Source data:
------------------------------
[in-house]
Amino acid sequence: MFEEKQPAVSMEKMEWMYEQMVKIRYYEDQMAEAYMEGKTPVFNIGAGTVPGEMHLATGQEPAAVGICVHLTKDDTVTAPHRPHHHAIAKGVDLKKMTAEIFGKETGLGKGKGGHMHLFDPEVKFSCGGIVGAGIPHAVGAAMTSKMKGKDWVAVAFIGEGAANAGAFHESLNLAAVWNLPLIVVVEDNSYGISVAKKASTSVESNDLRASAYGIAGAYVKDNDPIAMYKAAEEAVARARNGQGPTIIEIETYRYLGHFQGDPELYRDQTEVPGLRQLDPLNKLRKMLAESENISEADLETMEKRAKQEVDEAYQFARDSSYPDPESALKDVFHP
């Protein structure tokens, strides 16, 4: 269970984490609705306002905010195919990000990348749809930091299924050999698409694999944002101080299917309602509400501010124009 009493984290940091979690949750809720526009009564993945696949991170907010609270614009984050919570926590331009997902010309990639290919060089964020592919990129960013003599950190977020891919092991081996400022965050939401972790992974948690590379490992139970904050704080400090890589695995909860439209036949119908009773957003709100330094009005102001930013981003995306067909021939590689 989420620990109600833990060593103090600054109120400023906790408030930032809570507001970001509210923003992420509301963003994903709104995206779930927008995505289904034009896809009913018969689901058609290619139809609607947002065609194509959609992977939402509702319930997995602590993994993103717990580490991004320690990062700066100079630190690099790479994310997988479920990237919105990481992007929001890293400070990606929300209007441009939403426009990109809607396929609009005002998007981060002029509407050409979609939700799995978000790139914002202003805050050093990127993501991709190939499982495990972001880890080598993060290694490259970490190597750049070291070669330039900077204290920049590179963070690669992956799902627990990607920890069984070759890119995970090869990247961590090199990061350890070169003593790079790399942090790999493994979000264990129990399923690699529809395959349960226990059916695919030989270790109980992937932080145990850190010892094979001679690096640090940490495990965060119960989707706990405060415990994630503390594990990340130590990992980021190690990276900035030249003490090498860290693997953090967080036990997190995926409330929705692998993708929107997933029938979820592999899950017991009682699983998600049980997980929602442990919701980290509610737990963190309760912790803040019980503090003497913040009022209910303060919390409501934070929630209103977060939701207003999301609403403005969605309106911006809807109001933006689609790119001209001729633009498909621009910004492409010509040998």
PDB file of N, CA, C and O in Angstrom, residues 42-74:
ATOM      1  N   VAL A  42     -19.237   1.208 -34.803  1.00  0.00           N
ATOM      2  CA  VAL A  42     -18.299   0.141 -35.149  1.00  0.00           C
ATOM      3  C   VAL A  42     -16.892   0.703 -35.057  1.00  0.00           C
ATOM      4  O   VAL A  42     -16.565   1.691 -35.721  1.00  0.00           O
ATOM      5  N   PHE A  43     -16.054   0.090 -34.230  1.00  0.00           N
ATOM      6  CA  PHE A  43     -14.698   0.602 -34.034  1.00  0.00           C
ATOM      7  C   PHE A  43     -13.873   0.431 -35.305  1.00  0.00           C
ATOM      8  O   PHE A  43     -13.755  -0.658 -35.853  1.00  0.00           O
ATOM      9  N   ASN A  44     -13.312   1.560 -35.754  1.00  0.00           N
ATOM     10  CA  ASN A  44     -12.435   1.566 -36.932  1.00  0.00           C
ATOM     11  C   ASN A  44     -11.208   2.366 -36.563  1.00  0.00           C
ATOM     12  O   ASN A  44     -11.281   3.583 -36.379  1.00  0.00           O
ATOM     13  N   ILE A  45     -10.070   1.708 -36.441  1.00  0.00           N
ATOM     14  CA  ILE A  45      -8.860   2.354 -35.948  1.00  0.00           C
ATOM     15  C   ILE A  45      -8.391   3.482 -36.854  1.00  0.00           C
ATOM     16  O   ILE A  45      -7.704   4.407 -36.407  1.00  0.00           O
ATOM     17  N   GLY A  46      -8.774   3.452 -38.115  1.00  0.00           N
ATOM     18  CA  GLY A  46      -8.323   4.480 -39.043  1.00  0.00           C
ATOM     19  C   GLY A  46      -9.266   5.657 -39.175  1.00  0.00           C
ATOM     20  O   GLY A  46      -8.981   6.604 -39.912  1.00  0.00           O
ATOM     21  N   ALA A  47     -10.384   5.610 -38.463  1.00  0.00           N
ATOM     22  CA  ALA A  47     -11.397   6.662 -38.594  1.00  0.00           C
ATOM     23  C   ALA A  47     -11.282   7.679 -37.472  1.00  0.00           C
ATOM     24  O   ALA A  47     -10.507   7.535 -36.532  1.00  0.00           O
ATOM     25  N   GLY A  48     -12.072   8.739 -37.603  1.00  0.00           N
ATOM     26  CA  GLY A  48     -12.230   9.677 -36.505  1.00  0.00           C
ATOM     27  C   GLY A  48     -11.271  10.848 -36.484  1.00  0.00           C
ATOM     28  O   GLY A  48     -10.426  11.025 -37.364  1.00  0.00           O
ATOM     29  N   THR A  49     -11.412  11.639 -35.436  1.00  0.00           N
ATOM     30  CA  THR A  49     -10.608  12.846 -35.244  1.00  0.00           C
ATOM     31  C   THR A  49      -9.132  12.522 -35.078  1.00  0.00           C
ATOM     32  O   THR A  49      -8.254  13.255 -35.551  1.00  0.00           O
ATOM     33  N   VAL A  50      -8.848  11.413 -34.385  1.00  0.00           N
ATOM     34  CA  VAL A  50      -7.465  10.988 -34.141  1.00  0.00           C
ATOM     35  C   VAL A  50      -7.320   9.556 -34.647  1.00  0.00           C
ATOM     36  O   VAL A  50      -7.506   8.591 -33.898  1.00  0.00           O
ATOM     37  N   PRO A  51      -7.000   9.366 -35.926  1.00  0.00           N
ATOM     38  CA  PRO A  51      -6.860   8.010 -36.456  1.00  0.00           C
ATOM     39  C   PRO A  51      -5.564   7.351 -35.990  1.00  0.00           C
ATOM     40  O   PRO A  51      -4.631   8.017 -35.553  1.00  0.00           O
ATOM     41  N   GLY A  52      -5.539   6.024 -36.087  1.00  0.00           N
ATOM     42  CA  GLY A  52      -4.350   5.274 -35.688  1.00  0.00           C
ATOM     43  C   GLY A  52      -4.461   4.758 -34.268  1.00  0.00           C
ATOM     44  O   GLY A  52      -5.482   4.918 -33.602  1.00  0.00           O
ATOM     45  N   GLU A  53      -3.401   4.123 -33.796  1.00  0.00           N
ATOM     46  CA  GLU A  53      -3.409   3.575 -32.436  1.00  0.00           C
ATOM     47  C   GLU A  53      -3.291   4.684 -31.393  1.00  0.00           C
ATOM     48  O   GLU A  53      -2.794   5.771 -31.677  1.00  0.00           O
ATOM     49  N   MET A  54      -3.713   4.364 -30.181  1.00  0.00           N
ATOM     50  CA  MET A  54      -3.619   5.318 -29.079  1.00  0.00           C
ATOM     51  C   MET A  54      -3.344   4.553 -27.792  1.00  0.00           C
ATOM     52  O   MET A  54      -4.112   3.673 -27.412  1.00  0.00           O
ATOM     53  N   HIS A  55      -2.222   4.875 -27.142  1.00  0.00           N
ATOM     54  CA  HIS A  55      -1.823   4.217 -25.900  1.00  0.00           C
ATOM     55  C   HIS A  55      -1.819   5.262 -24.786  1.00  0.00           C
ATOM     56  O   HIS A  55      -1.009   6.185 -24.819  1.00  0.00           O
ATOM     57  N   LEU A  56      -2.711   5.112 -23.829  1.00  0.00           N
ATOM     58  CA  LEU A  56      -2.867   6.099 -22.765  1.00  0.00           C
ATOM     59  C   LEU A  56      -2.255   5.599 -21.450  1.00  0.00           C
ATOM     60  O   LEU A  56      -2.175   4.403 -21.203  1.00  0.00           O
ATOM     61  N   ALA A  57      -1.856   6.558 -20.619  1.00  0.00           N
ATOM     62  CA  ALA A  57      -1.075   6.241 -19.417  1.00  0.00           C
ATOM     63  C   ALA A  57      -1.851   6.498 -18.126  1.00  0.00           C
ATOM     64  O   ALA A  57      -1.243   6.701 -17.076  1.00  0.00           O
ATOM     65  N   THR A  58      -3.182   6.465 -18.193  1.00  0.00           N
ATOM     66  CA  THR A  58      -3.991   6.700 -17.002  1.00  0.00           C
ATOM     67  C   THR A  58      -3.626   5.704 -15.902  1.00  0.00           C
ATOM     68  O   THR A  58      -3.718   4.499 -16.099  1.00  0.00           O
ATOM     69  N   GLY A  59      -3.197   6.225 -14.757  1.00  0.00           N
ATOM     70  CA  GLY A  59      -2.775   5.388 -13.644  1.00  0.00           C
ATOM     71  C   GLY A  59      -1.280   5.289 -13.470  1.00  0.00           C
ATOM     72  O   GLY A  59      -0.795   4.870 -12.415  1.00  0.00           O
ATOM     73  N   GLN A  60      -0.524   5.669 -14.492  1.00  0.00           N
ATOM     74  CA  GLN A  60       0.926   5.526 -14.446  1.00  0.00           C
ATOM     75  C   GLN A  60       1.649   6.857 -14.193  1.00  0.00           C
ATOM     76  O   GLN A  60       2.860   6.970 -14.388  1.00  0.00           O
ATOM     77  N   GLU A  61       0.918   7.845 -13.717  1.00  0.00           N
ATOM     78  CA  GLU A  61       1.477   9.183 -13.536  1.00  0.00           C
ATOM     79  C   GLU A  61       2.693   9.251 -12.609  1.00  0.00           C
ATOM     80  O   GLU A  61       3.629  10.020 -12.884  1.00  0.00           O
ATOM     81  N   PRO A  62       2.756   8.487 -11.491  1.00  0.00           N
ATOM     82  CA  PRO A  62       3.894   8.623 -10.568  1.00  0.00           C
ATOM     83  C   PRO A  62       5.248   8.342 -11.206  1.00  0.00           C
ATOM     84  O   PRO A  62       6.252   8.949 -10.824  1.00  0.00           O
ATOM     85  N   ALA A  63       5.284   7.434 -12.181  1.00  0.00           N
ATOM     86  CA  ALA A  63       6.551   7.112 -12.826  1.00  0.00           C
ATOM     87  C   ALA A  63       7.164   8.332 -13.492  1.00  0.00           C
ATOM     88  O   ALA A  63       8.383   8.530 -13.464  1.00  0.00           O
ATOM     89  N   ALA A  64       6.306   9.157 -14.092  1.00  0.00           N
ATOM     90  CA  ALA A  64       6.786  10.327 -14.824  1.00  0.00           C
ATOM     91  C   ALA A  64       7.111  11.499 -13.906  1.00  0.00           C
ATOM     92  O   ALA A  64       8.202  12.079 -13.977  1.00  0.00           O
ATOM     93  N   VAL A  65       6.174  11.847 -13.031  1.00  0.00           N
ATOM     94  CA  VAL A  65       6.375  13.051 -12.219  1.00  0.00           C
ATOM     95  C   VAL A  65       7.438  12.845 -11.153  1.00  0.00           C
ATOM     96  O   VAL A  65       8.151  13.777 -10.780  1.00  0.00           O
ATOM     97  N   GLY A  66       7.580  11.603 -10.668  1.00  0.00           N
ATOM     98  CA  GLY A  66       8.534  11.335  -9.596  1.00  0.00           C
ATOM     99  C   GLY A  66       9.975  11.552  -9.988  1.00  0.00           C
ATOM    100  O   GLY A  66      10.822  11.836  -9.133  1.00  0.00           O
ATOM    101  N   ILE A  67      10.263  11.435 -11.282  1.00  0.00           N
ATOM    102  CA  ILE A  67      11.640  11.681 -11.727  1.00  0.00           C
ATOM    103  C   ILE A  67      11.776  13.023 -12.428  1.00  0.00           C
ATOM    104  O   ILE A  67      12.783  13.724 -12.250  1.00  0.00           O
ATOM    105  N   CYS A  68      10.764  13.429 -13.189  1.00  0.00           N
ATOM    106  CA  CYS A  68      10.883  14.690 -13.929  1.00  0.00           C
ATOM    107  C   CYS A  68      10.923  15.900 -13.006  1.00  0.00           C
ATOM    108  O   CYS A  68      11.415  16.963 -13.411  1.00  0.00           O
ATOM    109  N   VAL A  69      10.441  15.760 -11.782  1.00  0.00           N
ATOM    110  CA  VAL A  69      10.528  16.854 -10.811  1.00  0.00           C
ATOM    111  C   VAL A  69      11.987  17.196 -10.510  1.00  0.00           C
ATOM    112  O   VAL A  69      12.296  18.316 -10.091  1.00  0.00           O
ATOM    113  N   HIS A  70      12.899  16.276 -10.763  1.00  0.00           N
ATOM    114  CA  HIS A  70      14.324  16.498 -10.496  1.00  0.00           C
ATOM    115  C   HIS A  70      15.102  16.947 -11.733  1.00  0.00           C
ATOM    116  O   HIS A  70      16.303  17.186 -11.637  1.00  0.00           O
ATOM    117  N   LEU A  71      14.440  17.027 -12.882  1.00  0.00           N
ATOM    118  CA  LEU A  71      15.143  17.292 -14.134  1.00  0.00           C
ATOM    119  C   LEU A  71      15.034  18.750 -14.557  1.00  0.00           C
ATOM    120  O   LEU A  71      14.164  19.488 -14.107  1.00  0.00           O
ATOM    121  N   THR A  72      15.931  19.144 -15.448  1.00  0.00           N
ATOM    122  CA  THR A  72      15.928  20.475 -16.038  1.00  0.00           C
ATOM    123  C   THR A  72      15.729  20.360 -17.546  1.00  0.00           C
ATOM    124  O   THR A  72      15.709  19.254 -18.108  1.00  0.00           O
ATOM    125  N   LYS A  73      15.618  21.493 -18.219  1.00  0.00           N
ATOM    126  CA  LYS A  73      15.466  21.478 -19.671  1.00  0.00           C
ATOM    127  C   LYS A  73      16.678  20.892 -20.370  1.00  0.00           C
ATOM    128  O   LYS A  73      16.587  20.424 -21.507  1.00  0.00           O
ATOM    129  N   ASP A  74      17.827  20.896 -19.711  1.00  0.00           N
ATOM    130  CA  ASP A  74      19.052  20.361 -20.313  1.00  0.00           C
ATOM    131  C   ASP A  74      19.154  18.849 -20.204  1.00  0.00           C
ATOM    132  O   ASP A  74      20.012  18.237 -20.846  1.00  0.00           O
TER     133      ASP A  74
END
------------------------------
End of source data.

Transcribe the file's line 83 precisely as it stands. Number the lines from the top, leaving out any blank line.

ATOM     79  C   GLU A  61       2.693   9.251 -12.609  1.00  0.00           C